Peter Hasler, the director of the Swiss Employers’ Association, is firmly behind reforming the pension system and raising the retirement age.This content was published on October 4, 2003 - 13:51
In an interview with swissinfo, Hasler also argues that Switzerland’s economy can only get back on track once it opens up its markets.
As the October 19 parliamentary elections approach, reform of pensions and social security has been dominating the political debate.
Hasler is backing proposals by the interior minister, Pascal Couchepin, to trim pension benefits and raise the retirement age in two stages from 65 to 67.
Unions refute Couchepin's suggestion that the reforms are necessary to "save" the state pension system. They say the impact of growing numbers of pensioners could easily be absorbed by an economic upswing.
swissinfo: What is the employers' position, especially after the trade unions’ massive rally on September 20?
Peter Hasler: Our life expectancy has increased and the population is getting older as birth rates have gone down in recent years. This is the reason why there are more and more shortfalls in Switzerland’s retirement provisions. It’s a demographic problem - there are not enough workers to finance the rising number of pensioners.
Switzerland has been dealing with this problem for the past ten years. We can’t change demographics and that applies to Europe as a whole. And how are we going to finance pensions if not through taxes?
swissinfo: What are your suggestions?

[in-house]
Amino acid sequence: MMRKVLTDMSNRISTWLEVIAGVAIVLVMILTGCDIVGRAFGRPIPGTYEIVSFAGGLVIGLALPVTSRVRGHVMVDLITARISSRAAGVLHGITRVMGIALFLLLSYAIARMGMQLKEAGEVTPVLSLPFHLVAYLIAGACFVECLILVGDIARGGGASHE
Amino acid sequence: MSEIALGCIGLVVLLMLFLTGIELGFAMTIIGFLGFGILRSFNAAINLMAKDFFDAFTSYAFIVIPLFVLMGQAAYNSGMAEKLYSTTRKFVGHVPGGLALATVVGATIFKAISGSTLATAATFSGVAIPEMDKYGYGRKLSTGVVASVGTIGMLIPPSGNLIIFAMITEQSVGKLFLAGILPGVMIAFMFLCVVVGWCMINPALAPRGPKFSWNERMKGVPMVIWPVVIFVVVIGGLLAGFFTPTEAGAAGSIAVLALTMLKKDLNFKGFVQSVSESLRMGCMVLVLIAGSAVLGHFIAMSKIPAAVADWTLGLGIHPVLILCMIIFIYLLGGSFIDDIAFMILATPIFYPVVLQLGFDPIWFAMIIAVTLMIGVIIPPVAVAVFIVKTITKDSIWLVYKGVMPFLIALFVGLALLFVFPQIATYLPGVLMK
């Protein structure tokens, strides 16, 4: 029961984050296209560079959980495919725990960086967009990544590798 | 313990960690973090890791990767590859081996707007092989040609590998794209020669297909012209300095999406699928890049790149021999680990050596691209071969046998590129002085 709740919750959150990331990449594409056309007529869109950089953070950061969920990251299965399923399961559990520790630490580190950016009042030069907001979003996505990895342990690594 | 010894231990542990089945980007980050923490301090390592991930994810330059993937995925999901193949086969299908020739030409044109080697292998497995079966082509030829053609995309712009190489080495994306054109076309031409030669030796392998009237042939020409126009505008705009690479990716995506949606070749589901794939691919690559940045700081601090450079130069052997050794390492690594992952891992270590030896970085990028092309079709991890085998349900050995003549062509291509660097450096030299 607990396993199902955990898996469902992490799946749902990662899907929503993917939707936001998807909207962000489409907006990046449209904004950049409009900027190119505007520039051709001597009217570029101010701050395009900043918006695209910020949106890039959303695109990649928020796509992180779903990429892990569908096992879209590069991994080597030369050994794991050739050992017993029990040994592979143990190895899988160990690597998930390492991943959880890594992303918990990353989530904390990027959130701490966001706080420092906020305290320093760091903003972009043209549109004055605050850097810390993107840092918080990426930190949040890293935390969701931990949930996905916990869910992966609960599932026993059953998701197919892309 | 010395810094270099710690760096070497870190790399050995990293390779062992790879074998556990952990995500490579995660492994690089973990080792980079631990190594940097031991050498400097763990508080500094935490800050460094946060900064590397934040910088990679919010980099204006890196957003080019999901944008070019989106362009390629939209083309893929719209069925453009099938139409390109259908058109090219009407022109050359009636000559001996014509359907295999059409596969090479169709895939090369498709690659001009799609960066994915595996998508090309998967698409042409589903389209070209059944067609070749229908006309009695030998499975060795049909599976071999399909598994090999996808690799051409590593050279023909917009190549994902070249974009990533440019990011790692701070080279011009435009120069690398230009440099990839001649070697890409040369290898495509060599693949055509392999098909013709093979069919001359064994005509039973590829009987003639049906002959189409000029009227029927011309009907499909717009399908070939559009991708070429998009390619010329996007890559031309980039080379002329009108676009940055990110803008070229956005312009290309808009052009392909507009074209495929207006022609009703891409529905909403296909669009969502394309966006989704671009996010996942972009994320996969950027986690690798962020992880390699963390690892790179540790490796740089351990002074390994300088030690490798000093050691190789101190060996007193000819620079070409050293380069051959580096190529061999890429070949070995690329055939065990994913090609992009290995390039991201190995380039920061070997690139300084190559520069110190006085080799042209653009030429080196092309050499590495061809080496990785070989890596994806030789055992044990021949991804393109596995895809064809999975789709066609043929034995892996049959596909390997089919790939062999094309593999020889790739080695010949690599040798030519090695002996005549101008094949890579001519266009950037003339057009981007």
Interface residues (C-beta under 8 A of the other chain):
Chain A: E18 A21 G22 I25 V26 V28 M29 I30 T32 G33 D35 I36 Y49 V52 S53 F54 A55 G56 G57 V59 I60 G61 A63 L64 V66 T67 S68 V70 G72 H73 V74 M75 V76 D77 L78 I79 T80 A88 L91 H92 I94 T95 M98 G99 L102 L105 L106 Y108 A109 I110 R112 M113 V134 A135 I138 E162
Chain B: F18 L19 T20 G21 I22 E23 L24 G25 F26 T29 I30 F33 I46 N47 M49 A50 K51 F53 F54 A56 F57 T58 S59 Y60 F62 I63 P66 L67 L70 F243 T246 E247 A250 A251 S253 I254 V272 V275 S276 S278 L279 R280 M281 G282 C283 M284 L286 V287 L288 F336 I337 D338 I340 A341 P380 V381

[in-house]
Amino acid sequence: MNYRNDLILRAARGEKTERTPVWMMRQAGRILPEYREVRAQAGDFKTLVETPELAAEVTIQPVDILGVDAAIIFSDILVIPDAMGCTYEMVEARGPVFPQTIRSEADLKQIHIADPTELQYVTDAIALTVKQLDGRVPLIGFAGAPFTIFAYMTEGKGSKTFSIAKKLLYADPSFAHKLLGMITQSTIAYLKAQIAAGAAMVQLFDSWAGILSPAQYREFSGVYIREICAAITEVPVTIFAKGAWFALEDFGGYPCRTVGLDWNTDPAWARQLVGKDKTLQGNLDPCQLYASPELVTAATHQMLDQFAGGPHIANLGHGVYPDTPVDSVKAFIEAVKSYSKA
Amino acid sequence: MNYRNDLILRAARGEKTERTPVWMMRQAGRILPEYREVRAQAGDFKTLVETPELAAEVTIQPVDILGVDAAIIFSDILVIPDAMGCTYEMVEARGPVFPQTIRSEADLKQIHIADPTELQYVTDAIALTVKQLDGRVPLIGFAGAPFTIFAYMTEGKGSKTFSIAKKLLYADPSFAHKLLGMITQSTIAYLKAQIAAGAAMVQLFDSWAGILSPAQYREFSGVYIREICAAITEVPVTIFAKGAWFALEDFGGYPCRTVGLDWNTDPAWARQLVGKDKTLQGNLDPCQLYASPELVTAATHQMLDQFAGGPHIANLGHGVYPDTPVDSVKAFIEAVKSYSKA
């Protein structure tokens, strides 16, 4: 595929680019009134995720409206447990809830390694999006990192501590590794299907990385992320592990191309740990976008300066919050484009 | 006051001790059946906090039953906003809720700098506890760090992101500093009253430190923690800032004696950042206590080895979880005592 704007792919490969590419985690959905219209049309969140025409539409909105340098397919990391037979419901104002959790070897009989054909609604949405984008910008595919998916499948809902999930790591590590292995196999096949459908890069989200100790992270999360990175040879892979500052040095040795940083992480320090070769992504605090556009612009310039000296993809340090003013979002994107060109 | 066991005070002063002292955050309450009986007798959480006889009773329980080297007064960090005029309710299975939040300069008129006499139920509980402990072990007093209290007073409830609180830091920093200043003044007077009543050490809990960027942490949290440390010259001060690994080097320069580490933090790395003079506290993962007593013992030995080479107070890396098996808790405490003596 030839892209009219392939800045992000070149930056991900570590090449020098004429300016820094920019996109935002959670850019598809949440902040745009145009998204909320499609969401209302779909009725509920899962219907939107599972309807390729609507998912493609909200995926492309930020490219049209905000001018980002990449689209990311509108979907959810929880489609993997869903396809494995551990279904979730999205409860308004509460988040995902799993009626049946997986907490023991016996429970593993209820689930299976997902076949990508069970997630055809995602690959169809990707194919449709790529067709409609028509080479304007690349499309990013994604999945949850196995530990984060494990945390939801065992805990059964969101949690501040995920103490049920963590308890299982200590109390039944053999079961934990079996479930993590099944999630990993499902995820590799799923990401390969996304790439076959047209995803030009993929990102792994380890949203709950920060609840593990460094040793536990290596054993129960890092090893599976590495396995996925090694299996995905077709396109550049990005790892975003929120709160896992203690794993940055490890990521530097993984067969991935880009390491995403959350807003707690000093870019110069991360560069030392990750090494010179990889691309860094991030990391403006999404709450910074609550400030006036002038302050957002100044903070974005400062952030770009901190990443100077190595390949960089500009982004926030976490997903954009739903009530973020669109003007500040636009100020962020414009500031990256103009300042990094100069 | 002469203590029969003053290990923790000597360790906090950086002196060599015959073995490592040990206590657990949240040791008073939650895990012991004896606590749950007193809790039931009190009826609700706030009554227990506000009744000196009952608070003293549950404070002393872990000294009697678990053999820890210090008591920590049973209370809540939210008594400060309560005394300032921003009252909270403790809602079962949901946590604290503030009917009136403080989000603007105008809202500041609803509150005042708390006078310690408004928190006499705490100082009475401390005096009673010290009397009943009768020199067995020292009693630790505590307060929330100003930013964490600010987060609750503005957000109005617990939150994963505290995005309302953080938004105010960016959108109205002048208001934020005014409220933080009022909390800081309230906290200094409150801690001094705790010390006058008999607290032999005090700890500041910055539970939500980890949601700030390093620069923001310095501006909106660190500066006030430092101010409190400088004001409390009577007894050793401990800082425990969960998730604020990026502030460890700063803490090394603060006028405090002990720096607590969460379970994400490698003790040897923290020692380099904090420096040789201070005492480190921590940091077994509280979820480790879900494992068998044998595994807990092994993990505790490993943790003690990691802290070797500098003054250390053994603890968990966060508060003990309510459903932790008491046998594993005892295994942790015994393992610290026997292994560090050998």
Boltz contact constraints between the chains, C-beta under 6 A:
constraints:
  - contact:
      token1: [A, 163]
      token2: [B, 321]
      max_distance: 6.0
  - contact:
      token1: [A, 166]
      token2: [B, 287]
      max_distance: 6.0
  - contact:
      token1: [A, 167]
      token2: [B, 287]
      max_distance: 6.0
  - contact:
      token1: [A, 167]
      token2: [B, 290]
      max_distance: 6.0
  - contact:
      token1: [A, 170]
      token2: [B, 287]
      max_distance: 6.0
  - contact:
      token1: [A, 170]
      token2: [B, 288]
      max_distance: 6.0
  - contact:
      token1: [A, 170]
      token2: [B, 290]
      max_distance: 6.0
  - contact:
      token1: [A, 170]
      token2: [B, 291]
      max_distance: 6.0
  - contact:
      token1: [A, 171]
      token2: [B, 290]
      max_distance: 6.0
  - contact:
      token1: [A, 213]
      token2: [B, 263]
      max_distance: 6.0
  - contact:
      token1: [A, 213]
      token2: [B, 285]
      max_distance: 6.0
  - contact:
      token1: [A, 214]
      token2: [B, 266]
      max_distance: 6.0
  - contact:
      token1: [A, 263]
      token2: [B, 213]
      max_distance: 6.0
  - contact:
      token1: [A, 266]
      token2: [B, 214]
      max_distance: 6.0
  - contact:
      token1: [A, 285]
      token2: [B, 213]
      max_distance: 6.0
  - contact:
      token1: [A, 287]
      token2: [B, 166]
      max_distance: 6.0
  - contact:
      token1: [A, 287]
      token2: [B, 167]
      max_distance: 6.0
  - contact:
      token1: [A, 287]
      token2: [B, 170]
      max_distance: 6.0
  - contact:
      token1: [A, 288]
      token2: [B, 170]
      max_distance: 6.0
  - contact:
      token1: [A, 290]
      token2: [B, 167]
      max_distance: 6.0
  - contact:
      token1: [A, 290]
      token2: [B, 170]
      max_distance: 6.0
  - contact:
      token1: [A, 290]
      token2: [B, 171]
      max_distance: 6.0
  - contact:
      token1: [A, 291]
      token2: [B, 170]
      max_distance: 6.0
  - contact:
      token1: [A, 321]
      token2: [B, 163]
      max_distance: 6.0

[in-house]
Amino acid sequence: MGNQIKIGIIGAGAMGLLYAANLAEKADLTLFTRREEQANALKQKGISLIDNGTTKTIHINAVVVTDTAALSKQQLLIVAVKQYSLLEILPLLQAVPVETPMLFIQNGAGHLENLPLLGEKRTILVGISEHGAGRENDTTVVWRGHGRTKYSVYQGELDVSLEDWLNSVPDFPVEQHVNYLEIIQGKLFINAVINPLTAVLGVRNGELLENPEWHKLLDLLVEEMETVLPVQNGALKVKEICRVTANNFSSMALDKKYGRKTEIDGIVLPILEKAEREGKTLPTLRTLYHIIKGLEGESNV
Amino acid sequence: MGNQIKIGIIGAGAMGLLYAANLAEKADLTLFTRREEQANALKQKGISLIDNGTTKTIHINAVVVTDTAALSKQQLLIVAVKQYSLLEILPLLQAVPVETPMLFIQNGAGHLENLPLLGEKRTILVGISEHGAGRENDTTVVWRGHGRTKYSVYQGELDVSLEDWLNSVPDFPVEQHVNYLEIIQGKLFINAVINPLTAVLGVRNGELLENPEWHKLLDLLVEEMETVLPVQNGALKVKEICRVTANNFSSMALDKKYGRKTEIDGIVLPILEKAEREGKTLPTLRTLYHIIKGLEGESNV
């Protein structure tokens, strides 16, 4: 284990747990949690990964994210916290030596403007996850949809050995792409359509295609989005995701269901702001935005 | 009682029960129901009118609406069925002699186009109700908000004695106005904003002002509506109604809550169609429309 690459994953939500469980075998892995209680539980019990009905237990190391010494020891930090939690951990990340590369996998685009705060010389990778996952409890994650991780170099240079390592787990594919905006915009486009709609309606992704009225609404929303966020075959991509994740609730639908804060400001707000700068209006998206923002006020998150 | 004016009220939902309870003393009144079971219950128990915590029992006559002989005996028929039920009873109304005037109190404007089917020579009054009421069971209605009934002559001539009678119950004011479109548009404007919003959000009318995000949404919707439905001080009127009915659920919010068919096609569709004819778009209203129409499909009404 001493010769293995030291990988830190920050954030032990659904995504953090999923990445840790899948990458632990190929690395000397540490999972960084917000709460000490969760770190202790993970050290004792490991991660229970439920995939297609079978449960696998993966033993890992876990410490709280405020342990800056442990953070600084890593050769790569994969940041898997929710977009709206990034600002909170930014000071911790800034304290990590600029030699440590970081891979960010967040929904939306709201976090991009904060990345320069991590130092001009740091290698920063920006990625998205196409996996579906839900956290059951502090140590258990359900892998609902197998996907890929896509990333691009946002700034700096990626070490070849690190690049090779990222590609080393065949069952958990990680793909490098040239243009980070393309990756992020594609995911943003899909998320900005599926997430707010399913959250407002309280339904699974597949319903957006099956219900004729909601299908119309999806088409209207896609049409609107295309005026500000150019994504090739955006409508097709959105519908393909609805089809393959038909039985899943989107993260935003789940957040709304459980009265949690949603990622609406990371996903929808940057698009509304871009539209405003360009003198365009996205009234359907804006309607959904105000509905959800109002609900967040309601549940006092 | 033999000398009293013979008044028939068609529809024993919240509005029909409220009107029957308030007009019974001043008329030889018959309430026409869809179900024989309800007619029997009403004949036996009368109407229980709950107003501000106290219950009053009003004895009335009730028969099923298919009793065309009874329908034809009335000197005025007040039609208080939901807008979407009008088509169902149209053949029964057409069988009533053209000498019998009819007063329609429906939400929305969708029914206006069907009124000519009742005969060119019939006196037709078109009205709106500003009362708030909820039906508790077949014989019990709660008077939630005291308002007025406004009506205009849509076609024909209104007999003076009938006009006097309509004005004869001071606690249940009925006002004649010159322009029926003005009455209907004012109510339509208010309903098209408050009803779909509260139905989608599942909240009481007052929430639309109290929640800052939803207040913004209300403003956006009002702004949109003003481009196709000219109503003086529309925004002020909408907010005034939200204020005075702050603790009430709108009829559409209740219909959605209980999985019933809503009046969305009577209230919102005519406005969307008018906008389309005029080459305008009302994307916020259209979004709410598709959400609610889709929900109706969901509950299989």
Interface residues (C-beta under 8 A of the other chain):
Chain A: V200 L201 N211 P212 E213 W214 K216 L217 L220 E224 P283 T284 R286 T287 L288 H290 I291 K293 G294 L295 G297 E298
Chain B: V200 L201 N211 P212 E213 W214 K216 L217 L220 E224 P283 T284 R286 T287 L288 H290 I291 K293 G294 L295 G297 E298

P.H.: Tax hikes are pretty unpopular because even though Switzerland has always been proud of its low tax rates, this perception is changing.
There are also proposals to increase the retirement age, cut pensions or raise social security contributions. These suggestions are very controversial, because pensioners are worried that the quality of their services will deteriorate.
Pascal Couchepin’s proposal to increase the retirement age has come under fire, even though it would only be introduced from 2010. We can’t understand the protests because the fact that we have a higher life expectancy means we are also getting healthier and fitter.
swissinfo: But are employers interested in employing 67-year-olds in the medium term?
P.H.: In principle, yes. But this is more difficult when the economy is sluggish, like now. Demographic studies have shown that the number of people of a working age will decrease even further in the next few years, which means there’ll be greater demand for workers.
This demand can either be met by employing older people, foreigners or more women. But Switzerland’s population is already 20 per cent foreign and I don’t think the Swiss are very keen to increase this percentage.
For this reason, we think older people will have a better chance of finding a job as of 2010.
swissinfo: How would you evaluate the work of the interior ministry and the economics ministry over the past two years?
P.H.: Unlike his predecessor, Pascal Couchepin has tackled problems head-on and proposed tough solutions. Ruth Dreifuss often played down the scale of the problems or denied their existence.